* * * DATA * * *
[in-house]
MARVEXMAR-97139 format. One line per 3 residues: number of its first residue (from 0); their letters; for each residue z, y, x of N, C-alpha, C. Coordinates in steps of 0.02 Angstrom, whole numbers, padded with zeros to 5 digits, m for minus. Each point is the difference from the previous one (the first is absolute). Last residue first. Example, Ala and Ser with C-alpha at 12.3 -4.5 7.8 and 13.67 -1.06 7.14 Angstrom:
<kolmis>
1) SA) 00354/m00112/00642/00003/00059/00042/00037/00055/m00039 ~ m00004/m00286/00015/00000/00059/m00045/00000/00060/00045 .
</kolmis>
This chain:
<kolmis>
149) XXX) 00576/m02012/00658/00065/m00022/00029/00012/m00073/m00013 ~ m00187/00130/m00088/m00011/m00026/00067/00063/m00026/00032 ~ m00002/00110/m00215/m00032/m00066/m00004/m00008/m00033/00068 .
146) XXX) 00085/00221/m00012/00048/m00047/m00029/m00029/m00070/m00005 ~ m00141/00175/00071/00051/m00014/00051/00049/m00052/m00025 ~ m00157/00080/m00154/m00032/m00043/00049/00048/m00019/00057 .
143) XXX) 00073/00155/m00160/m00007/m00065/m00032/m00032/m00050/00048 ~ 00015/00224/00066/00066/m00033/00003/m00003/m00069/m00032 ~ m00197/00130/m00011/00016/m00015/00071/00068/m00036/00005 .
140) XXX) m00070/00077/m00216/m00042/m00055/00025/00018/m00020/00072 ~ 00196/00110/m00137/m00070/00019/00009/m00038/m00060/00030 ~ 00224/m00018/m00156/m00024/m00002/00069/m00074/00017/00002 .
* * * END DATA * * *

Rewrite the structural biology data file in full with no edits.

[in-house]
MARVEXMAR-97139 format. One line per 3 residues: number of its first residue (from 0); their letters; for each residue z, y, x of N, C-alpha, C. Coordinates in steps of 0.02 Angstrom, whole numbers, padded with zeros to 5 digits, m for minus. Each point is the difference from the previous one (the first is absolute). Last residue first. Example, Ala and Ser with C-alpha at 12.3 -4.5 7.8 and 13.67 -1.06 7.14 Angstrom:
<kolmis>
1) SA) 00354/m00112/00642/00003/00059/00042/00037/00055/m00039 ~ m00004/m00286/00015/00000/00059/m00045/00000/00060/00045 .
</kolmis>
This chain:
<kolmis>
149) XXX) 00576/m02012/00658/00065/m00022/00029/00012/m00073/m00013 ~ m00187/00130/m00088/m00011/m00026/00067/00063/m00026/00032 ~ m00002/00110/m00215/m00032/m00066/m00004/m00008/m00033/00068 .
146) XXX) 00085/00221/m00012/00048/m00047/m00029/m00029/m00070/m00005 ~ m00141/00175/00071/00051/m00014/00051/00049/m00052/m00025 ~ m00157/00080/m00154/m00032/m00043/00049/00048/m00019/00057 .
143) XXX) 00073/00155/m00160/m00007/m00065/m00032/m00032/m00050/00048 ~ 00015/00224/00066/00066/m00033/00003/m00003/m00069/m00032 ~ m00197/00130/m00011/00016/m00015/00071/00068/m00036/00005 .
140) XXX) m00070/00077/m00216/m00042/m00055/00025/00018/m00020/00072 ~ 00196/00110/m00137/m00070/00019/00009/m00038/m00060/00030 ~ 00224/m00018/m00156/m00024/m00002/00069/m00074/00017/00002 .